“Are you a cat person or a dog person? Are you a morning person or a night owl? Do you prefer rainy or sunny days?”
As innocent and childish as these questions might seem, they have a subtle element of profoundness. They enforce the idea of conforming to a particular category whilst not having the option to identify in the neutral area of it all.
How can third-culture kids fit into one category?
What about students moving to Romania out of fear due to the political instability their country is facing?
Although there have been articles published on The Bite about these individuals (I’m a Third Culture Kid, a Global Nomad. But What does that mean? and Effects of the Russia-Ukraine War on Students In Our Community), the group of individuals this editorial empathizes with haven’t had their perspectives published yet.
From the age of 3, I have attended International or English-speaking schools despite living in and coming from Romania. I have never been a student in a Romanian public school nor witnessed firsthand the manner in which the Romanian education system functions. The reasoning behind this, which I think many other Romanian students can resonate with, is our parents’ wish for us to have a brighter future and a higher quality education than they received during the Socialist period.
From a young and impressionable age, Romanians attending these private schools spend the majority of their time learning English – not only the mechanics of the language itself, but studying in English. Consequently, Romanian becomes their secondary language as students may inevitably feel more comfortable expressing themselves in English.
The issue here is that the disposition that local students have to express themselves in the language predominant in school rather than their mother tongue has a significant impact on their interactions with the real world.
One example of this is accidentally speaking in English with your parents even when there are other individuals in the room, such as your grandparents, who don’t understand English. Although we perform this unintentionally and as a reflex, the individuals who face this language barrier can feel excluded or as though you are critiquing or judging them.
You can feel inferior to those who excel in the language you are not as comfortable speaking and engaging with. This can cause you to automatically isolate yourself from the group or feel anxious interacting with these individuals in your unfavored language.
Another example is with translating. You might directly translate certain words or phrases from one language to another, not realizing that the translated word isn’t grammatically correct or sometimes doesn’t even exist in the respective language.
This may lead to people being less likely to risk conversing with others in the language they don’t think they excel in to prevent making a fool of themselves.
A frequent instance that can occur is constantly overthinking or comparing your performance in each language. If you are reading a book in one language you might feel compelled to read a book in your second language so that you may compensate and excel in both languages. The constant hassle of not feeling “Romanian enough” and associating English as your mother tongue when that is incorrect can have a negative influence on your relationship with your cultural identity.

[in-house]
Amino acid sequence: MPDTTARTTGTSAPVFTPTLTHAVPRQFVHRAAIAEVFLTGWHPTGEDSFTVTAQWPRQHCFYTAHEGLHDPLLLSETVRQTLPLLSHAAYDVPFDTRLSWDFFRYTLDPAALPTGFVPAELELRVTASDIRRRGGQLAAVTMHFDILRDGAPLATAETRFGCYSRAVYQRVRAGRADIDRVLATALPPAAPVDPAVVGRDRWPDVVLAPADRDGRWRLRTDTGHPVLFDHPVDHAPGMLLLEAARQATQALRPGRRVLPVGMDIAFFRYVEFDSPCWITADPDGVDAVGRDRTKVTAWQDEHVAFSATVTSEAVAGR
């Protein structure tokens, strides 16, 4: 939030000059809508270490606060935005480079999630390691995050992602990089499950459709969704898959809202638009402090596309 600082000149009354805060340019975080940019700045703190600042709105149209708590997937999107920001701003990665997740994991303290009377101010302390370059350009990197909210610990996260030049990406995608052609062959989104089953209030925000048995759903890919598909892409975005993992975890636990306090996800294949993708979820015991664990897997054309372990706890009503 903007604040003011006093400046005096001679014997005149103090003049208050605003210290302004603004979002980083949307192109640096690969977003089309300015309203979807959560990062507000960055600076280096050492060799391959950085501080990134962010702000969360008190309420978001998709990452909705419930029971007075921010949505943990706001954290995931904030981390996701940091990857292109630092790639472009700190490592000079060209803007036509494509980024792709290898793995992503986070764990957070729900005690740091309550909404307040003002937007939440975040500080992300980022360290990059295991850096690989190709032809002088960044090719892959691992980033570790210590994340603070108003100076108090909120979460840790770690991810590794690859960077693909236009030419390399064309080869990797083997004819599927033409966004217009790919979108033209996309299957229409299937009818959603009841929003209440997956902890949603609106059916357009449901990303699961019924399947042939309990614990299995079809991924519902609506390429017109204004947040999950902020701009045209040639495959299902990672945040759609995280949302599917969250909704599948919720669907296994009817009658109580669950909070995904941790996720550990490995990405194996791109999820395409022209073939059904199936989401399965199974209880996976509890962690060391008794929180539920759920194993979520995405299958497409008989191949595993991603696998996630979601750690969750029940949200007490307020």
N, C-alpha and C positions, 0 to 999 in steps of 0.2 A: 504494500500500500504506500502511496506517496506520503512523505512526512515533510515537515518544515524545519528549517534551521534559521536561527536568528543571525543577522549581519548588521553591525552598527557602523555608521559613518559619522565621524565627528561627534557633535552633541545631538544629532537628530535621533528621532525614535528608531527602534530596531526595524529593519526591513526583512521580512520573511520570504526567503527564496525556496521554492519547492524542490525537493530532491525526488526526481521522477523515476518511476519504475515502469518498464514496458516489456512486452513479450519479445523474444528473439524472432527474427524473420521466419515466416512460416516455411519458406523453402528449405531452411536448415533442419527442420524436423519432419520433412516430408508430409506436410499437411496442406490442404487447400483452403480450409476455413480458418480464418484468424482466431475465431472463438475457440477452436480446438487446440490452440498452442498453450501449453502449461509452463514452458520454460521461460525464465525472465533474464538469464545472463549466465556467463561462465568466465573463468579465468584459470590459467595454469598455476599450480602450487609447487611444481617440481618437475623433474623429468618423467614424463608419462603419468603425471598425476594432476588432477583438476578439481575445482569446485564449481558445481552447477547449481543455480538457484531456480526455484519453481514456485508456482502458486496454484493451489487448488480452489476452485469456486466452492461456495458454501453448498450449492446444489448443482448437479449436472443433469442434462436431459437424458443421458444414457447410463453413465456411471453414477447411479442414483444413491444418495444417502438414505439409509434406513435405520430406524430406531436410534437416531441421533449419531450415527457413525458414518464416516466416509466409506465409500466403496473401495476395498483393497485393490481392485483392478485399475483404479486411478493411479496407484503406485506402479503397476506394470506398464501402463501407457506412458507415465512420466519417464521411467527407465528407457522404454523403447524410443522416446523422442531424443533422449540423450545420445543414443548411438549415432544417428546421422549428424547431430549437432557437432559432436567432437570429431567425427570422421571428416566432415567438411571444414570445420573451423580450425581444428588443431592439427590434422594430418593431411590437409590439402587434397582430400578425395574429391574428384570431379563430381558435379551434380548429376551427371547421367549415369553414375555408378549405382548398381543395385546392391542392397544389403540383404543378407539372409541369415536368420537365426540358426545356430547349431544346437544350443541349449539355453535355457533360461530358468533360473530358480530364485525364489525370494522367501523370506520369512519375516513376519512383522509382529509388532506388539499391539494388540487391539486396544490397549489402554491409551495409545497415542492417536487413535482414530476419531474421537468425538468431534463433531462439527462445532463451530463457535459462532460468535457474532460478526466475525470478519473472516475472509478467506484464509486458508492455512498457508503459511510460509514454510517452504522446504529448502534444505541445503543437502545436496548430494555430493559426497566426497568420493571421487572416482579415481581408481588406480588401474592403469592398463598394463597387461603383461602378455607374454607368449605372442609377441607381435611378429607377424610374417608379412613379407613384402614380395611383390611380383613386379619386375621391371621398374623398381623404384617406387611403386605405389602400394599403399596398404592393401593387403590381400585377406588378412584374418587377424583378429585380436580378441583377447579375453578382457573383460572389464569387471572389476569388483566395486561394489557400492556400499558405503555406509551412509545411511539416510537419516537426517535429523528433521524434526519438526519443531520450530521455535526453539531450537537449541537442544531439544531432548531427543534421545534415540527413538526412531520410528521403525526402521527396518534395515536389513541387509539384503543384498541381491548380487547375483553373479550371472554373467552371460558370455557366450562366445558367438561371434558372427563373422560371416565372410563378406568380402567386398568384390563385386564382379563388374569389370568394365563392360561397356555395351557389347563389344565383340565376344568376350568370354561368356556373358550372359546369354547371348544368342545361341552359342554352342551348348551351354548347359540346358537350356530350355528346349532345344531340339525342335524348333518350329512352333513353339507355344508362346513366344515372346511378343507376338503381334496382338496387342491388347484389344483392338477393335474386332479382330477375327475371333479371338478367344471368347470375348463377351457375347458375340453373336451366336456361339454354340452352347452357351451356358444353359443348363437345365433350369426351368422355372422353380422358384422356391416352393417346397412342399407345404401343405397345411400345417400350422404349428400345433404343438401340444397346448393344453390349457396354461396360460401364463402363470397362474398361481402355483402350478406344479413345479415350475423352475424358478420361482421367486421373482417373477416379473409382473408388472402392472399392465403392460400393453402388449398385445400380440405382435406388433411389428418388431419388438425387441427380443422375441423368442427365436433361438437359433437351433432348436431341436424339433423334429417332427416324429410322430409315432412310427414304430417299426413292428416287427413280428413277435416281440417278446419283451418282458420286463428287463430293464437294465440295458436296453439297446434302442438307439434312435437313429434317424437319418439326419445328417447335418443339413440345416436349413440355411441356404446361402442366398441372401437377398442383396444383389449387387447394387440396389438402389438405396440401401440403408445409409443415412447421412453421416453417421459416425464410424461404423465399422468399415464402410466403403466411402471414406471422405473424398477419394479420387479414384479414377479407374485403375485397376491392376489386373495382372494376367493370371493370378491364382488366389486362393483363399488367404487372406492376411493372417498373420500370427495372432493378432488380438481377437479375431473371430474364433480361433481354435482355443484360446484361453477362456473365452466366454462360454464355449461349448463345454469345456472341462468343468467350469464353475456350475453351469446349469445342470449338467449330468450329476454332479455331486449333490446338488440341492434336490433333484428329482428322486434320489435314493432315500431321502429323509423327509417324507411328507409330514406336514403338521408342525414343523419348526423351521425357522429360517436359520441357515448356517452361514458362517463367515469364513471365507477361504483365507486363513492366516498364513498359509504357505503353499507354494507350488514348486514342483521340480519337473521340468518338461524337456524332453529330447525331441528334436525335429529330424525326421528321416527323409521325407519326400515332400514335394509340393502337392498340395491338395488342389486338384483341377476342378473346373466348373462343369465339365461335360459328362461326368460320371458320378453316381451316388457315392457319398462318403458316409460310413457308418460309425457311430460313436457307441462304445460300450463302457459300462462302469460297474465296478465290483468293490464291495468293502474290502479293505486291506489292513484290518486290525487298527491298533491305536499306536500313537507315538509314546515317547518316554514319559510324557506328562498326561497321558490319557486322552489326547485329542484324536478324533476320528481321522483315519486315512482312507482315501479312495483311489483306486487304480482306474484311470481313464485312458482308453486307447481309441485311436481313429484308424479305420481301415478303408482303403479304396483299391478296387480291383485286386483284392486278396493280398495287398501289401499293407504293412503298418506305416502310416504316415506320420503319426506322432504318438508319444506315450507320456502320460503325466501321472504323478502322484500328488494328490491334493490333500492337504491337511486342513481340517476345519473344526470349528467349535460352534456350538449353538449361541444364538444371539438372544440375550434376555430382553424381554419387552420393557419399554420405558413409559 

Why is it that individuals feel inclined to surround themselves with those of similar ethnic origins?
For one, it could be the familiarity of culture, language, experiences, and difficulties they face integrating into a greater international community. If the group possesses similar erudite or curiosities, especially those pertaining to their shared home country, their bond can create a strong foundation.
Additionally, Romanians might prefer to befriend individuals they know will stay in Romania indefinitely. They might find fostering relationships with students acquainted with the idea of moving around the world often to be hopeless. They might question the point of becoming affectionate with others if they will eventually end up growing apart and saying goodbye.
Students born and raised in the host country are thus much more likely to ensure a sustained friendship with similar classmates.
I am very grateful to have attended this school for 10 years of my life. The opportunity to attend one of the most prestigious schools in Romania has allowed me to meet students and teachers from all over the world and become informed on a range of diverse cultures and values. My intention with this article isn’t to frame international schools as a whole in a negative light, but rather to help students who find themselves in my shoes feel understood.
I have chosen to pursue the topic of being a local student at an international school in order to raise awareness and hopefully facilitate the brainstorming of methods that address the needs and concerns of these students and support them in thriving academically, socially, and culturally.
One of the aforementioned incentives could be the enhancement of the school curriculum so that it facilitates equal development of both English and the students’ mother tongue language. In doing so, students will feel encouraged not to abandon their mother tongues because they are not happy with their performance and instead will continue to hone their culture’s language.
This post was written by guest author Alexia D. Connect with any bite staff or Mr Erik if you’re interested in learning more about publishing your own content on The Bite.
Thank you so much, Pia! I’m glad you enjoyed my writing and illustrations!
I loved your writing in this Alexia! It’s a topic a lot of people resonate with, and you’ve written about it beautifully.
Great article Alexia! I loved hearing your perspective and your illustrations are so cute.